Bronto to Looker

This page provides you with instructions on how to extract data from Bronto and analyze it in Looker. (If the mechanics of extracting data from Bronto seem too complex or difficult to maintain, check out Stitch, which can do all the heavy lifting for you in just a few clicks.)

What is Bronto?

Oracle Bronto is an ecommerce email marketing platform. It integrates ecommerce and point-of-sale data with operational platforms, enabling brands to maximize the value of customer data and deliver relevant, personal messages.

What is Looker?

Looker is a powerful, modern business intelligence platform that has become the new standard for how modern enterprises analyze their data. From large corporations to agile startups, savvy companies can leverage Looker's analysis capabilities to monitor the health of their businesses and make more data-driven decisions.

Looker is differentiated from other BI and analysis platforms for a number of reasons. Most notable is the use of LookML, a proprietary language for describing dimensions, aggregates, calculations, and data relationships in a SQL database. LookML enables organizations to abstract the query logic behind their analyses from the content of their reports, making their analytics easy to manage, evolve, and scale.

Getting data out of Bronto

You can use Bronto's API to get Bronto data into your data warehouse. The API was originally designed using the SOAP API protocol, but a new REST API lets you access and work with product and order data.

Bronto's API offers numerous endpoints that can provide information on orders, products, and campaigns. Using methods outlined in the API documentation, you can retrieve the data you need. For example, to get a list of all transactions for a given order object, you could GET /orders/{orderId}.

Sample Bronto data

The Bronto REST API returns JSON-formatted data. Here's an example of the kind of response you might see when querying an objects endpoint.

{
    emailAddress:validly formatted email address
    contactId:string
    orderDate:ISO-8601 datetime
    status:PENDING | PROCESSED
    hasTracking:boolean
    trackingCookieName:string
    trackingCookieValue:string
    deliveryId:string
    customerOrderId:string
    discountAmount:number
    grandTotal:number
    lineItems:[
      {
        name:string
        other:string
        sku:string
        category:string
        imageUrl:string
        productUrl:string
        quantity:number
        salePrice:number
        totalPrice:number
        unitPrice:number
        description:string
        position:number
      }
    ]
    originIp:IPv4 or IPv6 address
    messageId:string
    originUserAgent:string
    shippingAmount:number
    shippingDate:ISO-8601 datetime
    shippingDetails:string
    shippingTrackingUrl:string
    subtotal:number
    taxAmount:number
    cartId:UUID
    createdDate:ISO-8601 datetime
    updatedDate:ISO-8601 datetime
    currency:ISO-4217 currency code
    states: {
      processed:boolean
      shipped:boolean
    }
    orderId:UUID
}

Loading data into Looker

To perform its analyses, Looker connects to your company's database or data warehouse, where the data you want to analyze is stored. Some popular data warehouses include Amazon Redshift, Google BigQuery, and Snowflake.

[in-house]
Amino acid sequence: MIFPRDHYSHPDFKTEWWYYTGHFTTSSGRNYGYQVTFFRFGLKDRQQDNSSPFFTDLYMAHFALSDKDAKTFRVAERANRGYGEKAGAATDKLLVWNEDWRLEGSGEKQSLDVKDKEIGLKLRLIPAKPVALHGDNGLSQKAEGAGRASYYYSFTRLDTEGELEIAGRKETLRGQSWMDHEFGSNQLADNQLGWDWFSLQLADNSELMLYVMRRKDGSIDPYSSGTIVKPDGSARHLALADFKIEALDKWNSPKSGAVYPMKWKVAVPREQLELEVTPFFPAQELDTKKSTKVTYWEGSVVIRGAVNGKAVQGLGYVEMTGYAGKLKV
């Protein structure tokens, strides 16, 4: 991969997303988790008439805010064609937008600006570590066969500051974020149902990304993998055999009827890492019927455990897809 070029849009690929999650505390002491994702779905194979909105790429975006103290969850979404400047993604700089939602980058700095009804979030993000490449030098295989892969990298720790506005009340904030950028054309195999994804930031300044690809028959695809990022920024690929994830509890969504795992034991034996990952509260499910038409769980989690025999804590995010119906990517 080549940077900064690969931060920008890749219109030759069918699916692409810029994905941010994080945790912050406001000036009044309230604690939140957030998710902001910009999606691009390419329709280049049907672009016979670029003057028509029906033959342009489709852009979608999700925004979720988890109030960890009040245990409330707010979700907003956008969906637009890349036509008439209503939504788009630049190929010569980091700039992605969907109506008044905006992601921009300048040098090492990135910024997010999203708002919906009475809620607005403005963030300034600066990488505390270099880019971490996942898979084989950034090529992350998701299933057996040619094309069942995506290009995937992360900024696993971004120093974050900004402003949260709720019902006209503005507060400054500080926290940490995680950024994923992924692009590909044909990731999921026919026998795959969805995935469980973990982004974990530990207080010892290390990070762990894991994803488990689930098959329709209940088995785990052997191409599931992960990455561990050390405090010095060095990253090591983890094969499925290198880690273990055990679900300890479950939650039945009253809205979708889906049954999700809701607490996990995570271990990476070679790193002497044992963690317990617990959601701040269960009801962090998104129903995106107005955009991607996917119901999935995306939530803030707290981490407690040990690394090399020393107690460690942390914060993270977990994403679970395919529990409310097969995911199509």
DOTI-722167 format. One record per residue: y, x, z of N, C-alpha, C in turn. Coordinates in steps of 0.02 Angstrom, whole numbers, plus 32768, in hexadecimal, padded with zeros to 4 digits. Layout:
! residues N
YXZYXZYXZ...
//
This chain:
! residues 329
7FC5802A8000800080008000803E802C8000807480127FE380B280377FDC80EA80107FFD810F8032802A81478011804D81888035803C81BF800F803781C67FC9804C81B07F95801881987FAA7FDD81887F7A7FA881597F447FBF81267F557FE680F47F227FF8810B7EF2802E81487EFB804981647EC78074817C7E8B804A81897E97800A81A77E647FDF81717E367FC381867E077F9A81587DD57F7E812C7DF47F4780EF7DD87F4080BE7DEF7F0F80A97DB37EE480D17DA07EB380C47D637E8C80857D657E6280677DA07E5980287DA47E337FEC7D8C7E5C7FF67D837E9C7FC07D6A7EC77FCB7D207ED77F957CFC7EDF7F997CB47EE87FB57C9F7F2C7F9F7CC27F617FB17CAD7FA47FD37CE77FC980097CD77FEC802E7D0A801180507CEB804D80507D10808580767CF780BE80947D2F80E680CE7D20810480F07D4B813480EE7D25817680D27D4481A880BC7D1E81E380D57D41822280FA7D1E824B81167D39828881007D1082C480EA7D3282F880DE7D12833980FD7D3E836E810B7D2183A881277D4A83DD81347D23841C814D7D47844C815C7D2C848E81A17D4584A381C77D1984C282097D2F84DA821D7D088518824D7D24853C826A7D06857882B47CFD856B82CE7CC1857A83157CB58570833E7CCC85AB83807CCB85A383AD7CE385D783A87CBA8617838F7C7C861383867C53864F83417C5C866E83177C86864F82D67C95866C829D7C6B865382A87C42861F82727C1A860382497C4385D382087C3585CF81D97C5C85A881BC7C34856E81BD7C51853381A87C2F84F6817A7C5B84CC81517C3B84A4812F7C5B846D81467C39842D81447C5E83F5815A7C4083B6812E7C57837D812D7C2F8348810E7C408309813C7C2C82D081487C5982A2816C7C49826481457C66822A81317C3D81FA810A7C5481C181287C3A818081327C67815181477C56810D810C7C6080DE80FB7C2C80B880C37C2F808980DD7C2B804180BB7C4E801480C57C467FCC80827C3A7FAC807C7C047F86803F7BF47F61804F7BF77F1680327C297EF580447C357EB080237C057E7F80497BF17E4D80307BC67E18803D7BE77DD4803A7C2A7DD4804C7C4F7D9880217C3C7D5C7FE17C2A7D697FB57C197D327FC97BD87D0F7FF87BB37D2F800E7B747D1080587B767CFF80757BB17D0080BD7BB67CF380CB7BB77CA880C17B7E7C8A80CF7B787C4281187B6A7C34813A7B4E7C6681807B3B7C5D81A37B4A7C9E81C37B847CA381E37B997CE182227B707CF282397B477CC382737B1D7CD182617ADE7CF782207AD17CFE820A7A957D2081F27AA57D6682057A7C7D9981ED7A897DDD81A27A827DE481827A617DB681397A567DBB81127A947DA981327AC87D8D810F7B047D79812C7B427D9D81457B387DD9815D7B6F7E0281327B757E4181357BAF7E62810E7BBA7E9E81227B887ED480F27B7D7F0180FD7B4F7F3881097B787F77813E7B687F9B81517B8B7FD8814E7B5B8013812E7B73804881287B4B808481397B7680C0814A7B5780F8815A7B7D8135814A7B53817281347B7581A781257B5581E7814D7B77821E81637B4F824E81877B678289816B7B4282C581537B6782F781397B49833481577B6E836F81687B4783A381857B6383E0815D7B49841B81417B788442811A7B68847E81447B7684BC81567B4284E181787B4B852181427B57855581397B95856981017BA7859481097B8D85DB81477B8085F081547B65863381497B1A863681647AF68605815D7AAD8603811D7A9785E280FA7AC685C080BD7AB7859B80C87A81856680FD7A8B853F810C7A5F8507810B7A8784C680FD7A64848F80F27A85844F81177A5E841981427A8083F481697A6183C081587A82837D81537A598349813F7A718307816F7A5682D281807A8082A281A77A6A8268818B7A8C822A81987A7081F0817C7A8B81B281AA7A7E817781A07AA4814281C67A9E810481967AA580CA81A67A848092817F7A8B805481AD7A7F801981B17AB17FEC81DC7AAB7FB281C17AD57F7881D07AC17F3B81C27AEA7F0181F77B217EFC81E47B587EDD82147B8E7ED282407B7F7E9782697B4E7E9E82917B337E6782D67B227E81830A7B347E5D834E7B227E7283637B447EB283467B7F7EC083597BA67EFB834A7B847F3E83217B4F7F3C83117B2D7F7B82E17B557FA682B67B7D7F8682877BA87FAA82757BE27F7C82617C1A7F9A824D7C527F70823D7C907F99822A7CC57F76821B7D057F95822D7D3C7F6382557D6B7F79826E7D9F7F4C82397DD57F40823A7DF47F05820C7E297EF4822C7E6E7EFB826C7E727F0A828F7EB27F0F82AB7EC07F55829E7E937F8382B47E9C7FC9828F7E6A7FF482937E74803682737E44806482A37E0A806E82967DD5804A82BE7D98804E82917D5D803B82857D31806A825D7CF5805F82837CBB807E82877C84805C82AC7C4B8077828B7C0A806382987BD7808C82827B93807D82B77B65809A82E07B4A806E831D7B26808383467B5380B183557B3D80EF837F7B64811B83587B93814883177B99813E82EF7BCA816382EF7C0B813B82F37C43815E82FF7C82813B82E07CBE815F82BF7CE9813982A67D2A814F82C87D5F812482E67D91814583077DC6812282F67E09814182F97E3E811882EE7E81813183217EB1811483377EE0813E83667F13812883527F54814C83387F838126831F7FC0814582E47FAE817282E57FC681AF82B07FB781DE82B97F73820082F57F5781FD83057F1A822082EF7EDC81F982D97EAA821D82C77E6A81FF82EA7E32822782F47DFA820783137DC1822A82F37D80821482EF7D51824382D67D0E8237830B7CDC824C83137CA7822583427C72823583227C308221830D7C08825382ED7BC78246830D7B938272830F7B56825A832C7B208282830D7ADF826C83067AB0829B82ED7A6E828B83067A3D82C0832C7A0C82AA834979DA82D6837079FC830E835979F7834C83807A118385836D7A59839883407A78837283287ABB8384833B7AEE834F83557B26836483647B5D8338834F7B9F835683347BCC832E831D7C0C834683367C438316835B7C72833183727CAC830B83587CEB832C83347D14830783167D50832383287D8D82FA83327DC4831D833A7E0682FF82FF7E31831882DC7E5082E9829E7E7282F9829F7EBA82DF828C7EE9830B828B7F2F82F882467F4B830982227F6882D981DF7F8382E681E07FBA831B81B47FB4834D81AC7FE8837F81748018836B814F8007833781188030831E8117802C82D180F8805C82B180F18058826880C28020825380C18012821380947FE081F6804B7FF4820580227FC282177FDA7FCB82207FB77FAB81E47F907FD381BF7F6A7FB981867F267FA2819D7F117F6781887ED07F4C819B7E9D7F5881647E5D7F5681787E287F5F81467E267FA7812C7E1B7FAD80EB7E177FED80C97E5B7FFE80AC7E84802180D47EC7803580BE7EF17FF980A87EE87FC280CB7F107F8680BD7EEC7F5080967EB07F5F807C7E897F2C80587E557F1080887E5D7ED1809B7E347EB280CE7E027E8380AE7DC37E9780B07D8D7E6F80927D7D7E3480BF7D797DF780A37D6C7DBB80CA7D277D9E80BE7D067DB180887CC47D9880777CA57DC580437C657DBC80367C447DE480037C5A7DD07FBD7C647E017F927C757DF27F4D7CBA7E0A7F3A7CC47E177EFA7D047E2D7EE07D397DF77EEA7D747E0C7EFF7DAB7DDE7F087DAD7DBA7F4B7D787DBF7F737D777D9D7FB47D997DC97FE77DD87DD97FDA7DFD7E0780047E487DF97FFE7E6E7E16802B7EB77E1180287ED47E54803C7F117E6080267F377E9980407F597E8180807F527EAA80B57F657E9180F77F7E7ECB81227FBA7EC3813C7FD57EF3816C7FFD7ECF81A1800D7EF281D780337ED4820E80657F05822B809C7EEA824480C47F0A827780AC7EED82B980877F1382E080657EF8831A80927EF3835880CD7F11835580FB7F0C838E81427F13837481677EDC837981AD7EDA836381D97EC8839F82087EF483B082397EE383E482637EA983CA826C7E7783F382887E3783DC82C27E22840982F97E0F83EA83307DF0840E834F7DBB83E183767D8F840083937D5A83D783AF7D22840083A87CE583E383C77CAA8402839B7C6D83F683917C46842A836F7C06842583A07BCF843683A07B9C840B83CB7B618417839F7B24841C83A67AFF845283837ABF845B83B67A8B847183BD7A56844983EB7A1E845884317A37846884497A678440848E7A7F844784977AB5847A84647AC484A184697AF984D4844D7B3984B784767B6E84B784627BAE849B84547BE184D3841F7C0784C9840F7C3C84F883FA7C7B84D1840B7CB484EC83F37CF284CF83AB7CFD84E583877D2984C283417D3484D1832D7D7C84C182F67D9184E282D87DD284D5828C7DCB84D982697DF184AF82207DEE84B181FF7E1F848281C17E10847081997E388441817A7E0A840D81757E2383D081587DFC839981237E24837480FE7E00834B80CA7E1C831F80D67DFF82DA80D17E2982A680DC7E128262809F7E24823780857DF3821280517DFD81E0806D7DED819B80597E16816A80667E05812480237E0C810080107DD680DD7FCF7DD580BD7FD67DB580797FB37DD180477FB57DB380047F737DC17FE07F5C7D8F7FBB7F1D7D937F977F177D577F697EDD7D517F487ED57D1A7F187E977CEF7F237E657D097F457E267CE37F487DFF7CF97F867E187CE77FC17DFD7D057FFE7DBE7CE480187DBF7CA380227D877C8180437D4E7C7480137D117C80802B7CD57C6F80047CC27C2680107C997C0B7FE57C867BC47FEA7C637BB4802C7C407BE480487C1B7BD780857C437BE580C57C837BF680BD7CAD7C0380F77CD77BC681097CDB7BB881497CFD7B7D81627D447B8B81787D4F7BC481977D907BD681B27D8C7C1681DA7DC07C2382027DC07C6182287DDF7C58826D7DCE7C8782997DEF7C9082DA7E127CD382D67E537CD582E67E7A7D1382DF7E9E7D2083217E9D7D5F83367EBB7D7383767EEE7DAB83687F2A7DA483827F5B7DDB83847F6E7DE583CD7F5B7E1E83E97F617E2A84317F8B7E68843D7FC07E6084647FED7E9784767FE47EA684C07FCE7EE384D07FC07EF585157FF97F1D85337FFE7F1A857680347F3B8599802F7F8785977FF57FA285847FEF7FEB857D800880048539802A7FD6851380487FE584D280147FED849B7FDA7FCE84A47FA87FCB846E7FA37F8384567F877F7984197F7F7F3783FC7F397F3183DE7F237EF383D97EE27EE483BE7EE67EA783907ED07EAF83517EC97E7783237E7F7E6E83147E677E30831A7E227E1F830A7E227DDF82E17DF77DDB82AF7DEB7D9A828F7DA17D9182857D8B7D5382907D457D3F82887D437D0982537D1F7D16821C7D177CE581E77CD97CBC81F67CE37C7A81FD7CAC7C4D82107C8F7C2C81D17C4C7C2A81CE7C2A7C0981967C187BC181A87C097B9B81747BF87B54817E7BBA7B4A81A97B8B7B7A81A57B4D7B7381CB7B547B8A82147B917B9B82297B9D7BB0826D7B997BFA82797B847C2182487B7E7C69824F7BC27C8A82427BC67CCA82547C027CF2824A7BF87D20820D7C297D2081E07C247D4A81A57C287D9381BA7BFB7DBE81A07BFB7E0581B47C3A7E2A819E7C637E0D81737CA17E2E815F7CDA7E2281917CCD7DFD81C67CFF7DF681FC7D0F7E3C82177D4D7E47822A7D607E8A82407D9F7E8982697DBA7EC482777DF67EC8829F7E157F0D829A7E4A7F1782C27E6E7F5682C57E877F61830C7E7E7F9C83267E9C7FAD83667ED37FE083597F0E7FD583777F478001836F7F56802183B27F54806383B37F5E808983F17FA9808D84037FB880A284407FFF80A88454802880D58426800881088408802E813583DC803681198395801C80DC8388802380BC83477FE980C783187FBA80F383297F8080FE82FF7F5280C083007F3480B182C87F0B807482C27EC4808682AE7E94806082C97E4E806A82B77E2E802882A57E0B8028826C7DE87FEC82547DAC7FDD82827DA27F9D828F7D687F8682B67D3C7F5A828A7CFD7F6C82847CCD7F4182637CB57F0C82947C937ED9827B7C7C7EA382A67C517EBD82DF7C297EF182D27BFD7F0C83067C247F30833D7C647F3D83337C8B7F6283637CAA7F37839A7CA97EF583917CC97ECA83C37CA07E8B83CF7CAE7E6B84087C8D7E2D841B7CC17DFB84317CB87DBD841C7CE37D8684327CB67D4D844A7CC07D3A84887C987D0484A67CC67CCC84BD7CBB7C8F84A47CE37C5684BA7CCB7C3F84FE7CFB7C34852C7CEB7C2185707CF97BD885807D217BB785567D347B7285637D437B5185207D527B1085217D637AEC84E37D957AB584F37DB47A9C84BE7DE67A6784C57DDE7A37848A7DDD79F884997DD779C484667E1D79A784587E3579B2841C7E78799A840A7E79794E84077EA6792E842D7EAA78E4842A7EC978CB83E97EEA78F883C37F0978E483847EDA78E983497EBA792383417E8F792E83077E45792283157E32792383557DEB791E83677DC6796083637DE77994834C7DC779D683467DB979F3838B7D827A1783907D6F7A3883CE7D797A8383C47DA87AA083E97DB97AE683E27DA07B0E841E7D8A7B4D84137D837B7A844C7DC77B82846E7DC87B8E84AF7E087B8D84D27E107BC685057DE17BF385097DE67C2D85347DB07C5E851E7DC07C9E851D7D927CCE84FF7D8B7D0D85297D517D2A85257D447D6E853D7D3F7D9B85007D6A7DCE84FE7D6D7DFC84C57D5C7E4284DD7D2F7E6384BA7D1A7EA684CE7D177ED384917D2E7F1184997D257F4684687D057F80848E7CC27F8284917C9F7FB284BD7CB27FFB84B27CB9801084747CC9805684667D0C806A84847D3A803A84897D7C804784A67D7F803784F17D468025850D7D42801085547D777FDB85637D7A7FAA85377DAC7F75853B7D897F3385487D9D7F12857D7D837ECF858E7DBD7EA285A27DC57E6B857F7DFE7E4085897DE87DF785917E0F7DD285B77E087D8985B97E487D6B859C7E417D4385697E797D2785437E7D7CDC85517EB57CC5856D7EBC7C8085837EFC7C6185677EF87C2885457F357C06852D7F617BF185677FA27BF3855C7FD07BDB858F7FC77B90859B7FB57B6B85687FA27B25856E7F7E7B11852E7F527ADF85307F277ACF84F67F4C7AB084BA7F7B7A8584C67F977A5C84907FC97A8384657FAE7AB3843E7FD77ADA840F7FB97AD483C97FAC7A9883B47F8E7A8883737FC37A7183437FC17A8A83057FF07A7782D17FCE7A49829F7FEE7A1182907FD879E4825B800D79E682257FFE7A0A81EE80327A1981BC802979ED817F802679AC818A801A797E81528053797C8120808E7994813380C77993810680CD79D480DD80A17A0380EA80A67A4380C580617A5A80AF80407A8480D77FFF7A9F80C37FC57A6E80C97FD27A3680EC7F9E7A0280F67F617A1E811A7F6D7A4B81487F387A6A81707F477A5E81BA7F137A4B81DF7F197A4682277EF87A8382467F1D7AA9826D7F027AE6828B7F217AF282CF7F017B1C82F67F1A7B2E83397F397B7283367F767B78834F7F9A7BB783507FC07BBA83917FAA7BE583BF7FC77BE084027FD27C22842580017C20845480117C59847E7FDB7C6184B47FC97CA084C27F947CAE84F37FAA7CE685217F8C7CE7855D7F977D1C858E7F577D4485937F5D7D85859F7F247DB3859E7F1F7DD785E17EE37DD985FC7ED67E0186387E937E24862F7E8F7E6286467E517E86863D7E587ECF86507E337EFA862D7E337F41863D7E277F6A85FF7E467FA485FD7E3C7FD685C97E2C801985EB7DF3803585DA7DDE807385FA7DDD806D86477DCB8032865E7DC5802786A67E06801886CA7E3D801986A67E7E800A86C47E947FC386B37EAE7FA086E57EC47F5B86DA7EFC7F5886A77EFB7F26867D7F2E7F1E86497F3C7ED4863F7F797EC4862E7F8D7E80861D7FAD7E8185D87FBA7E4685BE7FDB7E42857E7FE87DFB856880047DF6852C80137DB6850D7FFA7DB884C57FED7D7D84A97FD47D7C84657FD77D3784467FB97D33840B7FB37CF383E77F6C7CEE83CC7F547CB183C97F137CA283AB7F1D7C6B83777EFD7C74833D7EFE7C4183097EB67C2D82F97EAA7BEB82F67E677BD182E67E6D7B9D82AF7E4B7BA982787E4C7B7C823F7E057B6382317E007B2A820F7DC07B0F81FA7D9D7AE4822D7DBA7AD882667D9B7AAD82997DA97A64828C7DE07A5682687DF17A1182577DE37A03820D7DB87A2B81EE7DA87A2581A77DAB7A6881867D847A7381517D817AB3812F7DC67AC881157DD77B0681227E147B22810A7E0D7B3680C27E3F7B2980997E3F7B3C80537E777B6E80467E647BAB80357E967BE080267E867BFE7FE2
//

Looker's documentation offers instructions on how to configure and connect your data warehouse. In most cases, it's simply a matter of creating and copying access credentials, which may include a username, password, and server information. You can then move data from your various data sources into your data warehouse for Looker to use.

Analyzing data in Looker

Once your data warehouse is connected to Looker, you can build constructs known as explores, each of which is a SQL view containing a specific set of data for analysis. An example might be "orders" or "customers."

Once you've selected any given explore, you can filter data based on any column available in the view, group data based on certain fields in the view (known as dimensions), calculate outputs such as sums and counts (known as measures), and pick a visualization type such as a bar chart, pie chart, map, or bubble chart.

Beyond this simple use case, Looker offers a broad universe of functionality that allows you to conduct analyses and share them with your organization. You can get started with this walkthrough in Looker's documentation.

Keeping Bronto data up to date

Now what? You've built a script that pulls data from Bronto and loads it into your data warehouse, but what happens tomorrow when you have new transactions?

The key is to build your script in such a way that it can identify incremental updates to your data. Thankfully, Bronto's API results include fields like createdDate that allow you to identify records that are new since your last update (or since the newest record you've copied). Once you've take new data into account, you can set your script up as a cron job or continuous loop to keep pulling down new data as it appears.

From Bronto to your data warehouse: An easier solution

As mentioned earlier, the best practice for analyzing Bronto data in Looker is to store that data inside a data warehousing platform alongside data from your other databases and third-party sources. You can find instructions for doing these extractions for leading warehouses on our sister sites Bronto to Redshift, Bronto to BigQuery, Bronto to Azure SQL Data Warehouse, Bronto to PostgreSQL, Bronto to Panoply, and Bronto to Snowflake.

Easier yet, however, is using a solution that does all that work for you. Products like Stitch were built to move data from Bronto to Looker automatically. With just a few clicks, Stitch starts extracting your Bronto data via the API, structuring it in a way that is optimized for analysis, and inserting that data into a data warehouse that can be easily accessed and analyzed by Looker.